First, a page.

Ask the court clerk for a form or help in getting an interpreter. If the court decides that an interpreter is needed, the court will provide one. However, the court will need at least 5 days notice.
Asking for an Interpreter for your court case
The court will help you to find an interpreter.
To request a spoken language interpreter, please submit a Request for Spoken Language Interpreter (Form CC-DC41) to the court where the case will be heard. Requests for interpreter should be submitted to the court no less than thirty (30) days before the proceeding for which the interpreter is needed.
Need help to ask for an interpreter?
If you have a lawyer, ask the lawyer to arrange for an interpreter.
If the clerk does not speak your language, s/he can call a special phone number where an interpreter can assist the two of you to make the arrangements for free.
When will the court appoint an interpreter?
The court will appoint an interpreter for free if one of the following is true:
- You do not understand English well enough to fully participate in the hearing.
- You do not understand English well enough to help your lawyer, if you have one.
- It is difficult for the judge, the lawyers or the jury (if there is one) to understand your English.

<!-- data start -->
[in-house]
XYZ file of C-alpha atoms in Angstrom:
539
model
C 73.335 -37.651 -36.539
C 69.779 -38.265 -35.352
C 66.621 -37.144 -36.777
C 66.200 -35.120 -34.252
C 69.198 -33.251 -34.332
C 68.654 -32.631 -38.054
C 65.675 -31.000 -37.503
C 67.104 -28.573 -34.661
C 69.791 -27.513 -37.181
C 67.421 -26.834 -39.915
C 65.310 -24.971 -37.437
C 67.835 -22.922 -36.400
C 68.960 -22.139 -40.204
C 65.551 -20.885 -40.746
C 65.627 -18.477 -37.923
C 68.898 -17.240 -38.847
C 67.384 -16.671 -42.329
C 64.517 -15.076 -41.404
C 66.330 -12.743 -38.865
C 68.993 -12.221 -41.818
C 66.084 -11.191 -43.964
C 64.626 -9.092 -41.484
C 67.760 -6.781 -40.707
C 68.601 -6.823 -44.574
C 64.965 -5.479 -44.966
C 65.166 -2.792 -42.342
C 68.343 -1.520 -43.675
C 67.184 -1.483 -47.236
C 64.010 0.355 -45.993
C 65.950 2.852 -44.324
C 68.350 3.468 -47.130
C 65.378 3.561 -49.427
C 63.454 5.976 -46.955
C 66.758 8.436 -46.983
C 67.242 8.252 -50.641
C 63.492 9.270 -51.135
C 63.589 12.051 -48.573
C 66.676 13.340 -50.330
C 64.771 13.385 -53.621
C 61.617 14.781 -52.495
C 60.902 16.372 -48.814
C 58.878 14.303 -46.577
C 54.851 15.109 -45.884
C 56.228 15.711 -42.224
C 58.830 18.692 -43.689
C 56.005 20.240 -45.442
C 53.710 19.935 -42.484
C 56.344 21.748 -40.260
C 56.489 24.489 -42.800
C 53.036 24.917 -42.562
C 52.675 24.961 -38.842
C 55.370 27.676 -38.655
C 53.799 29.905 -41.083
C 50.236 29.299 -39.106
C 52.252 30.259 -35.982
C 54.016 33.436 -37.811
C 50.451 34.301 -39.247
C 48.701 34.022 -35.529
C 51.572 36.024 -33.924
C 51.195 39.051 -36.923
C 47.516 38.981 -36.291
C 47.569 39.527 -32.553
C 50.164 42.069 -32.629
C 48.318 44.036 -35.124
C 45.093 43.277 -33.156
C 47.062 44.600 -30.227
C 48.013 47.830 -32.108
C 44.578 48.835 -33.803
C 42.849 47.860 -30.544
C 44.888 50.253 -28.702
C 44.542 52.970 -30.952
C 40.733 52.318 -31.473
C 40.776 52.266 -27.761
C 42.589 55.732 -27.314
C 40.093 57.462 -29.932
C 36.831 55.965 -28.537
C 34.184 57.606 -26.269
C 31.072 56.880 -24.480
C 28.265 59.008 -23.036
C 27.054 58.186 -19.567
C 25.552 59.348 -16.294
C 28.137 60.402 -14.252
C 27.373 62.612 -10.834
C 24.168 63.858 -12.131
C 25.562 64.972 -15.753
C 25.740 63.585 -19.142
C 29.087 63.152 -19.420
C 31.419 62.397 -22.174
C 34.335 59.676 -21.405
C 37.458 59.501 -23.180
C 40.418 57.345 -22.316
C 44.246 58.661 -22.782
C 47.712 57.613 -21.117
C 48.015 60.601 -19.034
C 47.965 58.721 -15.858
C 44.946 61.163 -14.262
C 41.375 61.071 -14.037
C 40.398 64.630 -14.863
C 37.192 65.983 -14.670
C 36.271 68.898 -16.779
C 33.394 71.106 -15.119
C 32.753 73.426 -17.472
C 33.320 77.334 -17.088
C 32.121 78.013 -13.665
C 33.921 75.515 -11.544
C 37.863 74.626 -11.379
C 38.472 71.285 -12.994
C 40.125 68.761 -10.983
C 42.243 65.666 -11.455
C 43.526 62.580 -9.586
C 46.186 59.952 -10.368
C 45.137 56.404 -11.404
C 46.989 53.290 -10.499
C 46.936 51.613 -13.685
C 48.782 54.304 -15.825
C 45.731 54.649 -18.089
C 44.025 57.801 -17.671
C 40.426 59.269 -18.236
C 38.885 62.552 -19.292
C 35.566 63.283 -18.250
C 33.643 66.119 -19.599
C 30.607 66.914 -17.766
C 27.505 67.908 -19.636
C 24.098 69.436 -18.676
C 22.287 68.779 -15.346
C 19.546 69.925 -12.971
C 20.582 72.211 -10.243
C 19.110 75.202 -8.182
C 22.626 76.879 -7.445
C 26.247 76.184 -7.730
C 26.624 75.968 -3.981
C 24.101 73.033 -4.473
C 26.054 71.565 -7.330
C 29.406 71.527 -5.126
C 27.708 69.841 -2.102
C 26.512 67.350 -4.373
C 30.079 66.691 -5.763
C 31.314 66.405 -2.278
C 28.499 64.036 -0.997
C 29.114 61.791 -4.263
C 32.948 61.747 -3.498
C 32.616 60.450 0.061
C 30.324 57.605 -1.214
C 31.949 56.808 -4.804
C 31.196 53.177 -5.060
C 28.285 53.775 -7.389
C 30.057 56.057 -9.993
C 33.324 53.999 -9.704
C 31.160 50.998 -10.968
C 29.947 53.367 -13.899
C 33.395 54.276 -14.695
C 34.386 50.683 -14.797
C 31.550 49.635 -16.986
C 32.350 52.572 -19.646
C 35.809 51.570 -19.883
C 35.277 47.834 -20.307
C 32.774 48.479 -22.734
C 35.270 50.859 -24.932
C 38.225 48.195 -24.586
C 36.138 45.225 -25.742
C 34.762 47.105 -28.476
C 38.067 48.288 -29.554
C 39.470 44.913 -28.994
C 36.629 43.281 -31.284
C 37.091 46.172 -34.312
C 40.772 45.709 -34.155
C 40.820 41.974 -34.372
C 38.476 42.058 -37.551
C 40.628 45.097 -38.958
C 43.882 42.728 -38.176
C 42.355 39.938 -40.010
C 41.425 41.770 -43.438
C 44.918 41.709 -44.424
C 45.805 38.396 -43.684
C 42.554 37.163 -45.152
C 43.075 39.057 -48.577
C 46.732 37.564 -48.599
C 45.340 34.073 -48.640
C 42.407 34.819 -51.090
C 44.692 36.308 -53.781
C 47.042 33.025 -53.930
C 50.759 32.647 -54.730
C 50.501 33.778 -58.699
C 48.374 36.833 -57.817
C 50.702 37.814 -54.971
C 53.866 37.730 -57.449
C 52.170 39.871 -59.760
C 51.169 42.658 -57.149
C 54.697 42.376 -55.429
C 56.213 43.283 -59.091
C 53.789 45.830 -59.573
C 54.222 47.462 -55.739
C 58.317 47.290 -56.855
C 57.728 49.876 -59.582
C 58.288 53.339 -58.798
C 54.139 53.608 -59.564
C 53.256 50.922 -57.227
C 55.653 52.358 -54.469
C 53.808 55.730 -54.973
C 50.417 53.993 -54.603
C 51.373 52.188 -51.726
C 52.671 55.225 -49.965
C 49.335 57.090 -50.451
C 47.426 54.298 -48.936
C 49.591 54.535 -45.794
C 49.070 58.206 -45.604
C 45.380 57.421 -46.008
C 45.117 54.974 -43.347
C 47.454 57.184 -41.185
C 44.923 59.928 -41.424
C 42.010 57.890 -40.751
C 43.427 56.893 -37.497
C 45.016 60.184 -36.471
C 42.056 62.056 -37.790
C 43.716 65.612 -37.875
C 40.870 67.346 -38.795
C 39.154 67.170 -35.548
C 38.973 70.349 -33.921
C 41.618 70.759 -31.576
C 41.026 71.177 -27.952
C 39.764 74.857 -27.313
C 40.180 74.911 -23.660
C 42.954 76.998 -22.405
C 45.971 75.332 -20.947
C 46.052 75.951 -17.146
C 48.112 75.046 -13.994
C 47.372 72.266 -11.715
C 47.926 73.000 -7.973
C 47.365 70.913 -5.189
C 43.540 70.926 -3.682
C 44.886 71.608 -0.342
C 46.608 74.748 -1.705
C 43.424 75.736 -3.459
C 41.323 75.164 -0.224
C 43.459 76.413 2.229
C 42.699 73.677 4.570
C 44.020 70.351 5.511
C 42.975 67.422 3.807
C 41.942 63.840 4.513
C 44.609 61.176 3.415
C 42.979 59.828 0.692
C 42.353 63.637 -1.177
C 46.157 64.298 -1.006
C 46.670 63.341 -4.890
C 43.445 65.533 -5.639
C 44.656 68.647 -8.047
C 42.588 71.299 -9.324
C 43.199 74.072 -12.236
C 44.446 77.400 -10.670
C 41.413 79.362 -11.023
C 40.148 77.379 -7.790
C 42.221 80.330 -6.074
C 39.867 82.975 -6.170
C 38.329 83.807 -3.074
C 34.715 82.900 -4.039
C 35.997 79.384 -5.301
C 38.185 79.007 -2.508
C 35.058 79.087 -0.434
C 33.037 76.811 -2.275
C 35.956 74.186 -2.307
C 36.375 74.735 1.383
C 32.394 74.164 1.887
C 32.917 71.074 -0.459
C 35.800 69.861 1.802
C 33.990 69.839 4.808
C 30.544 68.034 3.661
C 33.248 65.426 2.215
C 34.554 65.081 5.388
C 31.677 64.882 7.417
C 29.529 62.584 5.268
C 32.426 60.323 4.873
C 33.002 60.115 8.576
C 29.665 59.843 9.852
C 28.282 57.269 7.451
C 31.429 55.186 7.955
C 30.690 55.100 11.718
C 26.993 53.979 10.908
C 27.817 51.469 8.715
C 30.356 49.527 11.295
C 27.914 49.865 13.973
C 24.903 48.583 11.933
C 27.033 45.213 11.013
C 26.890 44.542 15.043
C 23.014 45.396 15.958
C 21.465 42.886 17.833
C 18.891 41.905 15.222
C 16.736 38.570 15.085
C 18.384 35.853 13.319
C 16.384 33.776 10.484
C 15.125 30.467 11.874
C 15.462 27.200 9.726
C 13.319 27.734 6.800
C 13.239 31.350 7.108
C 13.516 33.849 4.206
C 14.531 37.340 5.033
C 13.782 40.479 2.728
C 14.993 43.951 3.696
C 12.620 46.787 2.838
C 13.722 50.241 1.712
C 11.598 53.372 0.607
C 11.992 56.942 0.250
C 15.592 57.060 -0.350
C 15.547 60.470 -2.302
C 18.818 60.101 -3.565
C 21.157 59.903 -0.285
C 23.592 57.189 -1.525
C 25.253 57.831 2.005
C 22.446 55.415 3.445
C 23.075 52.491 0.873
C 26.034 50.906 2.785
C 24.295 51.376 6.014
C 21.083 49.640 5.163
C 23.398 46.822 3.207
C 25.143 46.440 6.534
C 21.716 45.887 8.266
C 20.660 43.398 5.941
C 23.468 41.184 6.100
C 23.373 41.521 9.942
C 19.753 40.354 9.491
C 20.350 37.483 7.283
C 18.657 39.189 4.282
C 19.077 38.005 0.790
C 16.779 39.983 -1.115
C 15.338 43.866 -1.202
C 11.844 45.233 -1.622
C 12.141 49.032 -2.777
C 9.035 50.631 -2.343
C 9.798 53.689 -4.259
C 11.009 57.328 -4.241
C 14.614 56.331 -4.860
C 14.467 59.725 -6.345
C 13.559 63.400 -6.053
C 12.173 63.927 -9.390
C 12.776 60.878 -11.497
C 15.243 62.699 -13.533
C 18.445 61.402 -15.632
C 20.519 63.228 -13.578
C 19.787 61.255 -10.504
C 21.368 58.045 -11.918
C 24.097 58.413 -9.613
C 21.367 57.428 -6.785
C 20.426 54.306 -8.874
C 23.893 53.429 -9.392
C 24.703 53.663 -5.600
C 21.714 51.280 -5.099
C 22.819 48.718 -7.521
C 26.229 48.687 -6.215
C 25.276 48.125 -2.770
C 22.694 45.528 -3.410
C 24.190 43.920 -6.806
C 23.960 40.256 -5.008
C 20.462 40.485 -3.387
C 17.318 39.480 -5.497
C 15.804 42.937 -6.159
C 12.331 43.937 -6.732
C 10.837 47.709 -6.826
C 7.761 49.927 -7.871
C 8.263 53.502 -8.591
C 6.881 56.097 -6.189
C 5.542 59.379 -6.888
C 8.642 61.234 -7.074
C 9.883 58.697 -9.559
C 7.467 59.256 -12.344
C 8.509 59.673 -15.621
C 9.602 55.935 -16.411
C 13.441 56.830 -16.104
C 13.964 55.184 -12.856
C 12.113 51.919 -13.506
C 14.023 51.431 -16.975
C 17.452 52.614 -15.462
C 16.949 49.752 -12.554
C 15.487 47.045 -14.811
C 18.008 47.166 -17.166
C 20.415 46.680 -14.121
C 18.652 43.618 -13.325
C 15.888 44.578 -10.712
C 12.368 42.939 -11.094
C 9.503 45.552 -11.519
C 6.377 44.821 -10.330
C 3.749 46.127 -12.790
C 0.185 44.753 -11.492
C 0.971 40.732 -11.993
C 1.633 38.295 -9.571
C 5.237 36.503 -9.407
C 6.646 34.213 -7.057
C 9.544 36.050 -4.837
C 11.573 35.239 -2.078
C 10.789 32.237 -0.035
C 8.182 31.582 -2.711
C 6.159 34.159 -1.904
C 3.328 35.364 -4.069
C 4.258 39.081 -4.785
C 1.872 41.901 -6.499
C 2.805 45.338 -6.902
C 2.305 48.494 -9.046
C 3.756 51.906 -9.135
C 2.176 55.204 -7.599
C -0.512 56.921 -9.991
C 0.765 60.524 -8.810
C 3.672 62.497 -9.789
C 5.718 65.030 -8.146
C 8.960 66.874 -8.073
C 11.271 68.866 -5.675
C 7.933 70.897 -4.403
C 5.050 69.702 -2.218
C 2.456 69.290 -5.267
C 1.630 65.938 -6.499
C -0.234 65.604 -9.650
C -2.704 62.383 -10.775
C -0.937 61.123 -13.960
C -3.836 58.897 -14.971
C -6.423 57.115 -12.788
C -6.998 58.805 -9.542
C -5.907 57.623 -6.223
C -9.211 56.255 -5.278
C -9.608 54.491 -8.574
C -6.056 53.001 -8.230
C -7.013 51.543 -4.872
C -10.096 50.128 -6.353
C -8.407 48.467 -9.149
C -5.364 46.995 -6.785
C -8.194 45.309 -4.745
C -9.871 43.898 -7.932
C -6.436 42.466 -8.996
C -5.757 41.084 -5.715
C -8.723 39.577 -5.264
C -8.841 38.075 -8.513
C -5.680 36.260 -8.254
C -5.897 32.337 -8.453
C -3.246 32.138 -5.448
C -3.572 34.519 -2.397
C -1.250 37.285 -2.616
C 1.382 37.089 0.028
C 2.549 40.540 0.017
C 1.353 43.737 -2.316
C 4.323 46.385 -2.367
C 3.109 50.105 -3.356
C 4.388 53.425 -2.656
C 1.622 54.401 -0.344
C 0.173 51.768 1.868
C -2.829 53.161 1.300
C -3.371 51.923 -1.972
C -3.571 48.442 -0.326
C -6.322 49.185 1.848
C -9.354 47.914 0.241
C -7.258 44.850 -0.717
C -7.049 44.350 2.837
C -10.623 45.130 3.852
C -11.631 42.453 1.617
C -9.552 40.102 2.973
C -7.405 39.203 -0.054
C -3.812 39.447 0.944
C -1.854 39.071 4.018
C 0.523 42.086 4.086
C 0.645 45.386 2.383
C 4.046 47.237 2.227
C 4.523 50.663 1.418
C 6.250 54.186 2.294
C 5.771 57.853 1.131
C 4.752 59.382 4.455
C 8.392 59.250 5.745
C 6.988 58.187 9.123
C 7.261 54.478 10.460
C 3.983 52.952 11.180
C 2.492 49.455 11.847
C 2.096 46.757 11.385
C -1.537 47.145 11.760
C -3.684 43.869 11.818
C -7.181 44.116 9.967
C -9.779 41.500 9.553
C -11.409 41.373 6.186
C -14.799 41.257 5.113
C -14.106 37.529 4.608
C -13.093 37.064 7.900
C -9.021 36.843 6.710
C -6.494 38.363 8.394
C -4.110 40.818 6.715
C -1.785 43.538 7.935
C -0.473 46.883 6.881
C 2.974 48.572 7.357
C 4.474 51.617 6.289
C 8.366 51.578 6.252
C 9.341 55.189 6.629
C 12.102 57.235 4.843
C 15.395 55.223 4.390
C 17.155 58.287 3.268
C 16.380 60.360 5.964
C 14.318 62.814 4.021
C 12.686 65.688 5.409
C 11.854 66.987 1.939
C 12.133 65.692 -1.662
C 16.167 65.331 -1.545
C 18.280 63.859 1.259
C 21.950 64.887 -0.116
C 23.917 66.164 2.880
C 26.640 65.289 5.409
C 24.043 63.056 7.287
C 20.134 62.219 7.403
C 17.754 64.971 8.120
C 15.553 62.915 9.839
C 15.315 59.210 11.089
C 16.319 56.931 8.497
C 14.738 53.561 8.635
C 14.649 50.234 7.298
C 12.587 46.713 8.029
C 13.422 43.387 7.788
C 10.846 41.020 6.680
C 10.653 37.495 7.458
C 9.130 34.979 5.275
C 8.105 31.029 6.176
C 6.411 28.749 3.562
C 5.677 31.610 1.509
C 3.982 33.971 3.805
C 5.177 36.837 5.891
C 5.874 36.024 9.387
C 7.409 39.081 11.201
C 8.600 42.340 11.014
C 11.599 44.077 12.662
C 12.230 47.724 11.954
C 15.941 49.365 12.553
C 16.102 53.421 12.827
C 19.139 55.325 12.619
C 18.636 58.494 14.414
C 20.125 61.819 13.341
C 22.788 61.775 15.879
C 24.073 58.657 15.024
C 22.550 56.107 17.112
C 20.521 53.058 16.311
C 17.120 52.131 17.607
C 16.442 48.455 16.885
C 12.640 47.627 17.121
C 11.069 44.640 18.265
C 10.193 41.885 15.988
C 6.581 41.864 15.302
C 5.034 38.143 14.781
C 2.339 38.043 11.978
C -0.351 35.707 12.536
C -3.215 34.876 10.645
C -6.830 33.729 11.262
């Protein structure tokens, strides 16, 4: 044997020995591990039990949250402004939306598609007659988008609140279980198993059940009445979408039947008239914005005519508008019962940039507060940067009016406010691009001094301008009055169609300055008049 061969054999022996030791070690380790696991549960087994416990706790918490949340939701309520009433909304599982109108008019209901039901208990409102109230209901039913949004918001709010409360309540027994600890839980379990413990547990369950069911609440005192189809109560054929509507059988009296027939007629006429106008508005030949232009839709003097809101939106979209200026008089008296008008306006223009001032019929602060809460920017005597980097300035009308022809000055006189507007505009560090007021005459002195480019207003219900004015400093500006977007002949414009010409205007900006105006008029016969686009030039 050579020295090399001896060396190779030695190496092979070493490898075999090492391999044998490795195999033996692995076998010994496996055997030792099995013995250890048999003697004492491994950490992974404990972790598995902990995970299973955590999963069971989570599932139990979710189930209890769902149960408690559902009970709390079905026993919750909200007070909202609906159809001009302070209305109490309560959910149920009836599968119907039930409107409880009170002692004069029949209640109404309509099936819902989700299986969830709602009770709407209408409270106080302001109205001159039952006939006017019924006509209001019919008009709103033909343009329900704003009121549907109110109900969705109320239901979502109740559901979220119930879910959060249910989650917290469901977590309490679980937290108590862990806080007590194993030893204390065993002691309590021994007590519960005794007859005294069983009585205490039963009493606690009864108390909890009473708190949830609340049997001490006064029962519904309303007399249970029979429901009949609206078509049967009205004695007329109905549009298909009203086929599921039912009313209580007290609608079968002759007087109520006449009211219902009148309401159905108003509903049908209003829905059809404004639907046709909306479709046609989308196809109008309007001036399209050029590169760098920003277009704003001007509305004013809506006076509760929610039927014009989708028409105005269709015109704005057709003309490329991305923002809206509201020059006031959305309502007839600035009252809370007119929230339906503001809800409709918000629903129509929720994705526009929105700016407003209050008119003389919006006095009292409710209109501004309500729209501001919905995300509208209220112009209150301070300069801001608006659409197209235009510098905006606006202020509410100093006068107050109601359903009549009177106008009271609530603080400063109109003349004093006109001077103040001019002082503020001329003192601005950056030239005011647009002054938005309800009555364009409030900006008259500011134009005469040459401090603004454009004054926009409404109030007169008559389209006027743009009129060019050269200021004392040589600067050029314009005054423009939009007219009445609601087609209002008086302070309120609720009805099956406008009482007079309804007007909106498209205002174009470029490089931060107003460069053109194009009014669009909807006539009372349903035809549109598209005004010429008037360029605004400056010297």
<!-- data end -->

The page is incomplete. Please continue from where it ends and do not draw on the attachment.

How does the court decide to appoint an interpreter?
Sometimes a clerk or someone else may have told the court that you need an interpreter, or it may be marked on your court file. If this is the case, no questions will be asked. However, if the court is unaware of your need for an interpreter, the court staff may ask you some questions in English. Here are some examples of questions that you may be asked:
- “How did you get to court today?”
- “What kind of work do you do?”
- “Why are you in court today?”
You will be asked these questions to help the court decide if you need an interpreter. This is not the beginning of your testimony but you should answer truthfully.
Will the court provide a sign language interpreter?
Yes, along with any other "reasonable accommodation."
Tips on Working with Your Interpreter
Your interpreter is not your lawyer. The interpreter will interpret everything you say, word for word, in order to help you tell your story. The interpreter can also interpret for you in order to understand what others are saying.
If you do not understand a question or a word, tell your interpreter “I do not understand.”
The court will provide an interpreter to you, if one is necessary, for free.
Avoid talking directly to your interpreter during court proceedings. Speak to the person asking the question.
If you have questions, ask your lawyer, the judge or court staff, not the interpreter.
If you have trouble understanding the interpreter, tell the judge through the interpreter.
It is your right to understand everything.